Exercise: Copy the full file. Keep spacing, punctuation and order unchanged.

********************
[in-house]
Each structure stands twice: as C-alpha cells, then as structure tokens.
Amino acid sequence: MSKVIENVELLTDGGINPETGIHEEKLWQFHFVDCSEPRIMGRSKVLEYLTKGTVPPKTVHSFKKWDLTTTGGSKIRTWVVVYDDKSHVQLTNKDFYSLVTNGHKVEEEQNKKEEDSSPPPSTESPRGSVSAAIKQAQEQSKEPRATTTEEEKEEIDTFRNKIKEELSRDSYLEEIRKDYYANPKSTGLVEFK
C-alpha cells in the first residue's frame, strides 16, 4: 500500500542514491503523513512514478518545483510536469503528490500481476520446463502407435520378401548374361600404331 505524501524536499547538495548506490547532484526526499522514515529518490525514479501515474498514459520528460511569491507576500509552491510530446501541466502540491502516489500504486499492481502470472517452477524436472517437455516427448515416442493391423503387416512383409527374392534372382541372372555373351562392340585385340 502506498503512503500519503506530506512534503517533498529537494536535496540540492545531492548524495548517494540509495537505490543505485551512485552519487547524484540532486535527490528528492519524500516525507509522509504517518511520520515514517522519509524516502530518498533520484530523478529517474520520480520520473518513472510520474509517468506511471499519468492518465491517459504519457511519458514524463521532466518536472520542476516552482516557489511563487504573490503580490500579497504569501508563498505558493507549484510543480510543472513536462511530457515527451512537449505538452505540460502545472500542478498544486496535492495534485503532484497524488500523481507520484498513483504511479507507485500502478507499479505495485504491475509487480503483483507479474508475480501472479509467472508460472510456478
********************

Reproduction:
[in-house]
Each structure stands twice: as C-alpha cells, then as structure tokens.
Amino acid sequence: MSKVIENVELLTDGGINPETGIHEEKLWQFHFVDCSEPRIMGRSKVLEYLTKGTVPPKTVHSFKKWDLTTTGGSKIRTWVVVYDDKSHVQLTNKDFYSLVTNGHKVEEEQNKKEEDSSPPPSTESPRGSVSAAIKQAQEQSKEPRATTTEEEKEEIDTFRNKIKEELSRDSYLEEIRKDYYANPKSTGLVEFK
C-alpha cells in the first residue's frame, strides 16, 4: 500500500542514491503523513512514478518545483510536469503528490500481476520446463502407435520378401548374361600404331 505524501524536499547538495548506490547532484526526499522514515529518490525514479501515474498514459520528460511569491507576500509552491510530446501541466502540491502516489500504486499492481502470472517452477524436472517437455516427448515416442493391423503387416512383409527374392534372382541372372555373351562392340585385340 502506498503512503500519503506530506512534503517533498529537494536535496540540492545531492548524495548517494540509495537505490543505485551512485552519487547524484540532486535527490528528492519524500516525507509522509504517518511520520515514517522519509524516502530518498533520484530523478529517474520520480520520473518513472510520474509517468506511471499519468492518465491517459504519457511519458514524463521532466518536472520542476516552482516557489511563487504573490503580490500579497504569501508563498505558493507549484510543480510543472513536462511530457515527451512537449505538452505540460502545472500542478498544486496535492495534485503532484497524488500523481507520484498513483504511479507507485500502478507499479505495485504491475509487480503483483507479474508475480501472479509467472508460472510456478